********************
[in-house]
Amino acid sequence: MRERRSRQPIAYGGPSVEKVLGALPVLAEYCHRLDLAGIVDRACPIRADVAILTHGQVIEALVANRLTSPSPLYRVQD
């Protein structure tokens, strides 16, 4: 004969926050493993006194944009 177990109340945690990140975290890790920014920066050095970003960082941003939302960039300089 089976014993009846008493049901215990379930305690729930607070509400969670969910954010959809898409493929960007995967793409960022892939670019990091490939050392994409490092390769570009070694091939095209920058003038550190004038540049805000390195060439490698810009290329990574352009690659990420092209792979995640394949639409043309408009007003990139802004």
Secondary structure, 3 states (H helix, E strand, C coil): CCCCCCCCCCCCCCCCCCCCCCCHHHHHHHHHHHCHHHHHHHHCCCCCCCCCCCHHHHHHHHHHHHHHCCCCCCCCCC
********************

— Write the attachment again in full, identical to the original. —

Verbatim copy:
[in-house]
Amino acid sequence: MRERRSRQPIAYGGPSVEKVLGALPVLAEYCHRLDLAGIVDRACPIRADVAILTHGQVIEALVANRLTSPSPLYRVQD
């Protein structure tokens, strides 16, 4: 004969926050493993006194944009 177990109340945690990140975290890790920014920066050095970003960082941003939302960039300089 089976014993009846008493049901215990379930305690729930607070509400969670969910954010959809898409493929960007995967793409960022892939670019990091490939050392994409490092390769570009070694091939095209920058003038550190004038540049805000390195060439490698810009290329990574352009690659990420092209792979995640394949639409043309408009007003990139802004």
Secondary structure, 3 states (H helix, E strand, C coil): CCCCCCCCCCCCCCCCCCCCCCCHHHHHHHHHHHCHHHHHHHHCCCCCCCCCCCHHHHHHHHHHHHHHCCCCCCCCCC